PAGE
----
The Washington State-U.S. Navy easement restrictions will go to court and most likely be the subject of legislative action. If the agreement holds, the project dies.

The project proponent thinks the project will be allowed despite the conservation easement. Lands Commissioner Goldmark at the state Department of Natural Resources thinks not. ['Project manager: New state, Navy conservation easement for areas of Hood Canal won't halt pit-to-pier']

So the proposal to screw the land and the waters because there’s gravel in them thar hills continues until the project proponent withdraws the permit or lose in court or the legislature.

Well, let’s turn the screw the other way by standing for the land and the waters. Stand up, speak up, write on. It’s our turn now.

--Mike Sato

Thursday, July 17, 2014

Happy 20th Birthday, Olympic Coast National Marine Sanctuary

Olympic Coast NMS
Twenty years ago this week the Olympic Coast National Marine Sanctuary was dedicated, the nation’s 12th marine sanctuary authorized under the Sanctuaries Act of 1972 (full name: Marine Protection, Research, and Sanctuaries Act of 1972 aka Ocean Dumping Act).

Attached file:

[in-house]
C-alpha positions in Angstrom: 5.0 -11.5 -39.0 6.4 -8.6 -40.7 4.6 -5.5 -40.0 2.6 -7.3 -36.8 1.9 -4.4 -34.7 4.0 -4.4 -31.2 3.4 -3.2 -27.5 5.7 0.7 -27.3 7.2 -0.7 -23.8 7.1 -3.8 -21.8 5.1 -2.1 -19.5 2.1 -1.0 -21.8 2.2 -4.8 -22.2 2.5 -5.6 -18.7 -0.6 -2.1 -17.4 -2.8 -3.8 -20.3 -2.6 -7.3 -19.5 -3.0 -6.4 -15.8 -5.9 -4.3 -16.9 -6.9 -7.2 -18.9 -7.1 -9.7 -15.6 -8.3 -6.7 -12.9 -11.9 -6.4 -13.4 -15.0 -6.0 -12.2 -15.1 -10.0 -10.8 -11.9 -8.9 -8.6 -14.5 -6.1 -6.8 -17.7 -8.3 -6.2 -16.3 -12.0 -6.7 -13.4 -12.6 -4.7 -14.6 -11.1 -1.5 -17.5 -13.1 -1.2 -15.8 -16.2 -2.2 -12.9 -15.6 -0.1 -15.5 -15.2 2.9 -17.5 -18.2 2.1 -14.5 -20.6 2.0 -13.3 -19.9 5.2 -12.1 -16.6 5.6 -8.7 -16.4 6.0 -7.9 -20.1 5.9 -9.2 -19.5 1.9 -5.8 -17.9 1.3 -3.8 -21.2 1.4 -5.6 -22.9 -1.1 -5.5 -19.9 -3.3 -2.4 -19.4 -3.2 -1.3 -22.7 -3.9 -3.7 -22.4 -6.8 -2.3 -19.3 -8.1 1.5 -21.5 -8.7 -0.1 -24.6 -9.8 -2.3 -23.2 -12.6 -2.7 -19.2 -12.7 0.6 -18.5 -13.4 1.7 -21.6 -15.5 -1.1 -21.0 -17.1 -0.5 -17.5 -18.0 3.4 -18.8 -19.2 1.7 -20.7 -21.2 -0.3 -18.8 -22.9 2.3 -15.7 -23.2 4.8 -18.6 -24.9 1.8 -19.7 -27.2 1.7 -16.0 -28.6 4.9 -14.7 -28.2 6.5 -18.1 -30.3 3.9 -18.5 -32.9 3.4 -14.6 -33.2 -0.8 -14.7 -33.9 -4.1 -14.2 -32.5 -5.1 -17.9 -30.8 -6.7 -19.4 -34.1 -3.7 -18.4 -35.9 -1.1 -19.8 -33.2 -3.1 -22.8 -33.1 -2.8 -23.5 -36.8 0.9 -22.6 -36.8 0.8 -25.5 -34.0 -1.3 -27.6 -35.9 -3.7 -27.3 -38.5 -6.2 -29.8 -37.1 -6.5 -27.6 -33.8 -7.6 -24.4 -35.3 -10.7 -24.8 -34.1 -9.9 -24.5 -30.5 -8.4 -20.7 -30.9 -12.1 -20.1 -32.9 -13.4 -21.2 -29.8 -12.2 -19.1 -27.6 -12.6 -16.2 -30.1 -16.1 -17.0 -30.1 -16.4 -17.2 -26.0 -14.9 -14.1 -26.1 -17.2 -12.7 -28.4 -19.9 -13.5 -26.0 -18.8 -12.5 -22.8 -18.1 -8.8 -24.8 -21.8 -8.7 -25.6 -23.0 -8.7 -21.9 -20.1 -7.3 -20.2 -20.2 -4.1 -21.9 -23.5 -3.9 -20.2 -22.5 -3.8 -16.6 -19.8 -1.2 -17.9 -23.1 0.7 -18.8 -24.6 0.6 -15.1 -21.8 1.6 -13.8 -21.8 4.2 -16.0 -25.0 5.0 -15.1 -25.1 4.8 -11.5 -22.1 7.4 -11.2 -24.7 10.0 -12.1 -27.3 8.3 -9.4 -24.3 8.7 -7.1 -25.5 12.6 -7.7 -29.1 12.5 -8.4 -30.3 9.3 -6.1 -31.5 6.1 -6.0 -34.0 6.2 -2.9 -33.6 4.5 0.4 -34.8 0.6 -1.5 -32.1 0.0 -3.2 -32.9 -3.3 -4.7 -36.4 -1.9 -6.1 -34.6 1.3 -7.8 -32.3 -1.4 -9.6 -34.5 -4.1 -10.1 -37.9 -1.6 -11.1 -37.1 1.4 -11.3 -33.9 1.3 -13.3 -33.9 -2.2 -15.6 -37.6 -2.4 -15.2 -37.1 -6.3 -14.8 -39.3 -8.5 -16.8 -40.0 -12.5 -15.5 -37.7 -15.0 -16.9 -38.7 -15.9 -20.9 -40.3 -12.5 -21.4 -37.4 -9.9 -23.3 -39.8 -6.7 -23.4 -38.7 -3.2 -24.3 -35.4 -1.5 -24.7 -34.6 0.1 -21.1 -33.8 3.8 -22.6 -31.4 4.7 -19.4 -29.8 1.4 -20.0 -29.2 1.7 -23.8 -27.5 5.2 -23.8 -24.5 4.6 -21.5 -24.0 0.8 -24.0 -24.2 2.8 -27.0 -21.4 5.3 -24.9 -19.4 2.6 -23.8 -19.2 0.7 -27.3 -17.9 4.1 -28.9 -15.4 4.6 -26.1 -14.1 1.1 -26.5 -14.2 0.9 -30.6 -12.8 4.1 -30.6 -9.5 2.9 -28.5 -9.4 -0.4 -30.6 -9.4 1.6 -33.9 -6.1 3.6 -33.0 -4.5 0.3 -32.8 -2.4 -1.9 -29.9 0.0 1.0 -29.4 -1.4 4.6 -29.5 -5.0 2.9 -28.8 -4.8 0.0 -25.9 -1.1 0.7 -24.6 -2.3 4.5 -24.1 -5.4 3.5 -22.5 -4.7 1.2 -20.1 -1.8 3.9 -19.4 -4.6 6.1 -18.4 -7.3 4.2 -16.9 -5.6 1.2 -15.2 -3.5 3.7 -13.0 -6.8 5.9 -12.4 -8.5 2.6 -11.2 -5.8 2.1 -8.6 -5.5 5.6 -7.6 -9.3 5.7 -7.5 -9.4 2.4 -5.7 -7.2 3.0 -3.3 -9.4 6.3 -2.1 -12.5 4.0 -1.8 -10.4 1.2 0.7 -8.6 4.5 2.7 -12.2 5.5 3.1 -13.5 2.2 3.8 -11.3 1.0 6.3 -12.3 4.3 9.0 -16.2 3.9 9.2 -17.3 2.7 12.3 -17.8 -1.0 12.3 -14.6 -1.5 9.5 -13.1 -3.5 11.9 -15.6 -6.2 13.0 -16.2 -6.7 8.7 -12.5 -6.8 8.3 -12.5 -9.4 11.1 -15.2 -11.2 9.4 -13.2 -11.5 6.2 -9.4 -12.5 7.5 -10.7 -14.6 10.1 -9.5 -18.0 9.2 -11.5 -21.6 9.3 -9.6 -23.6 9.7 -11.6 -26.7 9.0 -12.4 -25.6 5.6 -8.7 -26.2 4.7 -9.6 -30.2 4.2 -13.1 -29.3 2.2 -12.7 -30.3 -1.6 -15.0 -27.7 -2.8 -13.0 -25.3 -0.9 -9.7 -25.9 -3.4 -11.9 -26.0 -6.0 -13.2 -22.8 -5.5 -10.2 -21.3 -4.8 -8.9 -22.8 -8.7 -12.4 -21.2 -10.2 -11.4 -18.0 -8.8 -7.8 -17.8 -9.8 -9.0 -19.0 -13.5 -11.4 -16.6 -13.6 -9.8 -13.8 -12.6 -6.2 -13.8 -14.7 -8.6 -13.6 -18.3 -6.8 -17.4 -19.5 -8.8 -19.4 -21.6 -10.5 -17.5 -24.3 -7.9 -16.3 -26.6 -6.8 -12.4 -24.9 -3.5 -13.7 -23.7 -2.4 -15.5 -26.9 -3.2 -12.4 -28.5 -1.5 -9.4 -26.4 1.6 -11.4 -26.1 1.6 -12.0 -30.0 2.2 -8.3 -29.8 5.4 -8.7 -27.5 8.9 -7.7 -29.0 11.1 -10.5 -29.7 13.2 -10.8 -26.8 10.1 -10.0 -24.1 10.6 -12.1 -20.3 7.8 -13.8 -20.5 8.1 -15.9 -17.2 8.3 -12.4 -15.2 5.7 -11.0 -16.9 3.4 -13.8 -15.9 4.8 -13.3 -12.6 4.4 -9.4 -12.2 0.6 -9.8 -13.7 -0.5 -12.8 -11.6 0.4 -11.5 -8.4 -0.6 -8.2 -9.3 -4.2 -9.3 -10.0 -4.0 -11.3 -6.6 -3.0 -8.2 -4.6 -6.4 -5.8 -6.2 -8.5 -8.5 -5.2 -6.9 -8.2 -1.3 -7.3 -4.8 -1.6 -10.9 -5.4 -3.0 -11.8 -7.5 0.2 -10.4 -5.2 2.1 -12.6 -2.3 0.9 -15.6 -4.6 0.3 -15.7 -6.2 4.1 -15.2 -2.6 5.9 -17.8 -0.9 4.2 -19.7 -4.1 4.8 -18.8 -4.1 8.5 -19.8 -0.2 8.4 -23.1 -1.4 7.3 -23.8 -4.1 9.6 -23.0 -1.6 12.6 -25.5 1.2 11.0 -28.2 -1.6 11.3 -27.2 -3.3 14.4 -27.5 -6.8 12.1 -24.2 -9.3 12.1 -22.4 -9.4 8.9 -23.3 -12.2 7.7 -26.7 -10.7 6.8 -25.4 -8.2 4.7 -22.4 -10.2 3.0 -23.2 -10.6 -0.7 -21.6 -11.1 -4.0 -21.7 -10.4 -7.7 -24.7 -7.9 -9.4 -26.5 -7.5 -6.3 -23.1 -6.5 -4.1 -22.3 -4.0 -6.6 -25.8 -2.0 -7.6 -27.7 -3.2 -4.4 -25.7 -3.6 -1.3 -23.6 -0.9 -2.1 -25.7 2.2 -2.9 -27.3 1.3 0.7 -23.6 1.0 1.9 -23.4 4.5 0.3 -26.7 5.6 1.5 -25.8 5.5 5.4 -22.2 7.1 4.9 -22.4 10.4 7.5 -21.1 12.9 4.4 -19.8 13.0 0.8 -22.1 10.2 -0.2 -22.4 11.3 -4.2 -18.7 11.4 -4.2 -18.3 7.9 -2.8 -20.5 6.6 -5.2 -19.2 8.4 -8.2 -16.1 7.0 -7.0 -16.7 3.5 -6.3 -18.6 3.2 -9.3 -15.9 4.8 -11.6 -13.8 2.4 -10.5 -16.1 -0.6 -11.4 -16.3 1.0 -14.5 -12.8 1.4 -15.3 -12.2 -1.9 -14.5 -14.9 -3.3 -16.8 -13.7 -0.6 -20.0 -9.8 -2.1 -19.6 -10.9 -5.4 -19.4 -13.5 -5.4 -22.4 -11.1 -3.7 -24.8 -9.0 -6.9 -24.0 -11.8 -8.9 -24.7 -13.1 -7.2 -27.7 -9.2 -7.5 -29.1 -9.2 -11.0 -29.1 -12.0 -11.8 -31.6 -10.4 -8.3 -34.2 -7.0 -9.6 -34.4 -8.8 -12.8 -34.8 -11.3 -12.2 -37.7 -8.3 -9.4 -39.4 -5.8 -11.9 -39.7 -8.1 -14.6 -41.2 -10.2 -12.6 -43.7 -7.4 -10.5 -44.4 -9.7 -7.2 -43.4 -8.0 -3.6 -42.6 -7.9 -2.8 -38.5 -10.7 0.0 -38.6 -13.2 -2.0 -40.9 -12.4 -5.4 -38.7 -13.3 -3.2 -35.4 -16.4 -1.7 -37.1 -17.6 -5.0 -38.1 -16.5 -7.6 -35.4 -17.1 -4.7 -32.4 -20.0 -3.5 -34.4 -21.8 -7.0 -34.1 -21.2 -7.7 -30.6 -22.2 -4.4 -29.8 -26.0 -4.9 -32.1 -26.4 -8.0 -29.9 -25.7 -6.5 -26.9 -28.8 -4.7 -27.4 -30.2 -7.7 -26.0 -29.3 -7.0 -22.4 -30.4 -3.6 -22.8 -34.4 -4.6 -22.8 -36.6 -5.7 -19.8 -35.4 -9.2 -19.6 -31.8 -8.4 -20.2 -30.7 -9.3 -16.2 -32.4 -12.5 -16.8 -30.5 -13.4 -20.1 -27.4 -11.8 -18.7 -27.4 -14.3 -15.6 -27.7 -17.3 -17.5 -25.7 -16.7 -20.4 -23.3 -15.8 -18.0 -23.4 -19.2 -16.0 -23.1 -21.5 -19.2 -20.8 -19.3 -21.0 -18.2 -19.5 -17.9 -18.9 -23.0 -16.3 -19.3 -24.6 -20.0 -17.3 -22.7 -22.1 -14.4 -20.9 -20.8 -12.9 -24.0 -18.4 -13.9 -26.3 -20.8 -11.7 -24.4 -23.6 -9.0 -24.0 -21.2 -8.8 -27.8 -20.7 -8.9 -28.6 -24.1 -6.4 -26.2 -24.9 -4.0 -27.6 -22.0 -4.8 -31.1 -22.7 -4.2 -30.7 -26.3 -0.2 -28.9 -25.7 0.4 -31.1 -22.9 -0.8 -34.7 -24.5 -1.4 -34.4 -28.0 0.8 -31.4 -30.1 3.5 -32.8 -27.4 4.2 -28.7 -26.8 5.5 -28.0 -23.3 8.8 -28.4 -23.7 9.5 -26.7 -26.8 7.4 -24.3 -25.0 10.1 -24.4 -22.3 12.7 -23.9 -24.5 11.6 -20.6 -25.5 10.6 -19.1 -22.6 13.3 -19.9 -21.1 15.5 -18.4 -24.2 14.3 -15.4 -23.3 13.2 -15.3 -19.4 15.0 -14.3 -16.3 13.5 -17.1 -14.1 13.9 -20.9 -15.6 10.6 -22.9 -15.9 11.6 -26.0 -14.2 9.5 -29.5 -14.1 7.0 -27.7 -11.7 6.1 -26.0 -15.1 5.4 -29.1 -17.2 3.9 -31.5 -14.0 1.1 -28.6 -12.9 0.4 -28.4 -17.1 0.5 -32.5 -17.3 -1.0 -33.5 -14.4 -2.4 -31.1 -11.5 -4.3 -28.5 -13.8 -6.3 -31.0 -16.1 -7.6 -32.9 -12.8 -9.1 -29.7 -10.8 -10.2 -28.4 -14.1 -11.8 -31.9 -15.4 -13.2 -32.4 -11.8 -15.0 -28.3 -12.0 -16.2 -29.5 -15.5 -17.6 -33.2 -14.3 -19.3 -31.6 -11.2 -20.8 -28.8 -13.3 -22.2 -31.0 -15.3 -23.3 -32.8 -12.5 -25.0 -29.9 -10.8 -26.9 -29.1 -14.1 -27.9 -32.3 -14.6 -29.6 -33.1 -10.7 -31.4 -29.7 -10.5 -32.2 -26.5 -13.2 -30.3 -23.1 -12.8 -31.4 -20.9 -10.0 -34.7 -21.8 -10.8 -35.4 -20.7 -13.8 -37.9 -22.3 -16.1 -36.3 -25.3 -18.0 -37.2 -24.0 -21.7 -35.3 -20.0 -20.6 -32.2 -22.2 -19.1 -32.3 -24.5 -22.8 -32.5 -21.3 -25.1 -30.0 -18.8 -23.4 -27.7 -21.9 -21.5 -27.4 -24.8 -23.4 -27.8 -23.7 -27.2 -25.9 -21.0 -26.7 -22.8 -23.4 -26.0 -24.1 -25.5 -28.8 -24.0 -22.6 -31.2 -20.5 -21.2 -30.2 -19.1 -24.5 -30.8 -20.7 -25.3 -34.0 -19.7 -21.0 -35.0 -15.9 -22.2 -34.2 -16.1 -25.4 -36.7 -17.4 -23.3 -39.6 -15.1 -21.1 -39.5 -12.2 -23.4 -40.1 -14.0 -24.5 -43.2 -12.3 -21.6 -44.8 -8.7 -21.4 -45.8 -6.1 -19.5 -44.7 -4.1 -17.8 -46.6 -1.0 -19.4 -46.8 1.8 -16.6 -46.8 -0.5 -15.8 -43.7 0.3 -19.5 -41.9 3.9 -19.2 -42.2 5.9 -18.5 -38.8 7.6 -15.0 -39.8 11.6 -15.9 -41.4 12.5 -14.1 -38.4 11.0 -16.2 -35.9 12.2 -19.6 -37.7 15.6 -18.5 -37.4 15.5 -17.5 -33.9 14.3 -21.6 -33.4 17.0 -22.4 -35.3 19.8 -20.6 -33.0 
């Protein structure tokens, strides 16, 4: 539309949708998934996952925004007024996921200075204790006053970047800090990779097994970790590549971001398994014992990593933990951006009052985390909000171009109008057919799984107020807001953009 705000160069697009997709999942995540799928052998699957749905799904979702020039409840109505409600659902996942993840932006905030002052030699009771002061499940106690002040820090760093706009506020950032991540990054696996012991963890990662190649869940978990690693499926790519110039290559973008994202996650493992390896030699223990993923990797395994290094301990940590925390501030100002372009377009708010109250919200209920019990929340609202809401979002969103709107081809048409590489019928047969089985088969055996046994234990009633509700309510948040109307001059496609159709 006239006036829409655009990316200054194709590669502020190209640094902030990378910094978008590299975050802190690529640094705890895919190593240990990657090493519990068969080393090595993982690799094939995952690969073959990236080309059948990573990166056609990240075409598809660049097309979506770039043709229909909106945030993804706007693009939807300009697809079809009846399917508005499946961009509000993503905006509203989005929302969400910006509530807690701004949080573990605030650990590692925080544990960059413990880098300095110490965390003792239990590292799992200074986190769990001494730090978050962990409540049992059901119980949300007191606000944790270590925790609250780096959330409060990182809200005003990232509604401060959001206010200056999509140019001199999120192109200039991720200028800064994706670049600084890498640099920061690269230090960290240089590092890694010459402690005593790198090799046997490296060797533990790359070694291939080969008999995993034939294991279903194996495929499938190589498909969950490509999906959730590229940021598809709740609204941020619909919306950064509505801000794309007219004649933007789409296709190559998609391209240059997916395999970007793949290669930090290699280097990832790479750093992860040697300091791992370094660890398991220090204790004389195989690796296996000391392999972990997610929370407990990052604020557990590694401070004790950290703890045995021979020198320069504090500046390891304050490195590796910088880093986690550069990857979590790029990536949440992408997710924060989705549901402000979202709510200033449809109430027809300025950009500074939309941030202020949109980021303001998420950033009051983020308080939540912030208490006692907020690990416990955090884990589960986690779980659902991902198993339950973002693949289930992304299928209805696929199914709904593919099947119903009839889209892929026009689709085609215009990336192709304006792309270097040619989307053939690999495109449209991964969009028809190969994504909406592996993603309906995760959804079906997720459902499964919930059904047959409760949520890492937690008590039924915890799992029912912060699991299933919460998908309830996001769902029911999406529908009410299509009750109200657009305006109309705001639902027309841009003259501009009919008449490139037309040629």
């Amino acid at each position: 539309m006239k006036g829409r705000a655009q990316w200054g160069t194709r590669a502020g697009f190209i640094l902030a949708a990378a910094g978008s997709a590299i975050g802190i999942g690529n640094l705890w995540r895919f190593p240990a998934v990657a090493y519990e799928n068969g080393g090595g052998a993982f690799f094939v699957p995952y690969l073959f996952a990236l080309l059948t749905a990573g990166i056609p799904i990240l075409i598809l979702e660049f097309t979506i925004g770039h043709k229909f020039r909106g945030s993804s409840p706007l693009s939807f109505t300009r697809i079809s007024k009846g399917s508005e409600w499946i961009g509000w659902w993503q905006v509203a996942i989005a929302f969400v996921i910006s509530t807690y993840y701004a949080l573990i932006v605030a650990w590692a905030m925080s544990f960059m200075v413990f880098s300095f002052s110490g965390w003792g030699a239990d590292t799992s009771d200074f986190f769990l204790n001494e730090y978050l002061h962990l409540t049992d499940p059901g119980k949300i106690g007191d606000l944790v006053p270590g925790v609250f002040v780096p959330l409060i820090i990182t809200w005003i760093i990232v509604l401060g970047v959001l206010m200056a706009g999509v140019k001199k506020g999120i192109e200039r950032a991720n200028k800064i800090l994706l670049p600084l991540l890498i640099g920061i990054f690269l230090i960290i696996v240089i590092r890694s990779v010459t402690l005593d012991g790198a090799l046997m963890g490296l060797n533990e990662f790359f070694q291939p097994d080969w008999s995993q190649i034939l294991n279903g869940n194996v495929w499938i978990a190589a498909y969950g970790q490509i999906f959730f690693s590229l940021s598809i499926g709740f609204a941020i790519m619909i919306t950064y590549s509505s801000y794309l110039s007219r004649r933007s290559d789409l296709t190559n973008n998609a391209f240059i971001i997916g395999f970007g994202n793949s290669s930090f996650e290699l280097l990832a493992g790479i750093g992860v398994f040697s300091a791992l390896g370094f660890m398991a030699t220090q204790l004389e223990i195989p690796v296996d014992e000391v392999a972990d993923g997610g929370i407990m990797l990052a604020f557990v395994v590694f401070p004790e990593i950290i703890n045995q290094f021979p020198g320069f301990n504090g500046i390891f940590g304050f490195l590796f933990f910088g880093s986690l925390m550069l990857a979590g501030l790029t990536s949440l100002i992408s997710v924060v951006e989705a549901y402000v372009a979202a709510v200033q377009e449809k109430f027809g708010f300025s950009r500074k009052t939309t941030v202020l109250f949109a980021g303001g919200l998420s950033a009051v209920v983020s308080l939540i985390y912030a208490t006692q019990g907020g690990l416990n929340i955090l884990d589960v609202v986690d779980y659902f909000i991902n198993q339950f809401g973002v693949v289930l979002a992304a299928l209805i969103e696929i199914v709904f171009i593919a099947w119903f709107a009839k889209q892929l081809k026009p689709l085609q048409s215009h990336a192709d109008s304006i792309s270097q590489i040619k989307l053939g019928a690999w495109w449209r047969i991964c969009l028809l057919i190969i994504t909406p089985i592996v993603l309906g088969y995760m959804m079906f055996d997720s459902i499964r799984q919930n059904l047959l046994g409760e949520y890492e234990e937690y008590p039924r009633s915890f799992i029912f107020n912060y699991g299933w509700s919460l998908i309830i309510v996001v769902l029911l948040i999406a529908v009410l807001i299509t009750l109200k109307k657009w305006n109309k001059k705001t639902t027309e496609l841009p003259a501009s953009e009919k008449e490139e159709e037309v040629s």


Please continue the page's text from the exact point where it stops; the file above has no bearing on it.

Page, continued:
Today, it’s impossible to imagine Congress passing such comprehensive environmental legislation. And having President Richard Nixon, a Republican, signing the legislation, as he did the Clean Water Act of 1972 and the regulatory controls of the Clean Air Act in 1970.

Congress still was a different place in 1992 when it passed the Oceans Act of 1992 which, among other things, authorized consideration of the Northwest Straits and the Olympic Coast as “active candidate” sites for Sanctuary designation.

The National Oceanic And Atmospheric Administration (NOAA) which administers the Sanctuaries Program chose to begin with the Olympic Coast designation process and, despite missteps in government-to-government consultations with coast treaty tribes, managed to hold public hearings, celebrate the official designation, and begin the management planning for the Sanctuary.

The basic regulatory framework of Sanctuary designation  is relatively benign (no drilling, digging, removing archeological items, taking and disturbing wildlife) and is meant to work in concert with other federal, state and local regulations within its borders. Prohibiting Navy bombing practice within the Olympic Coast Sanctuary and requiring vessel traffic to skirt its boundaries are two specific prohibitions. (Sanctuary Regulations)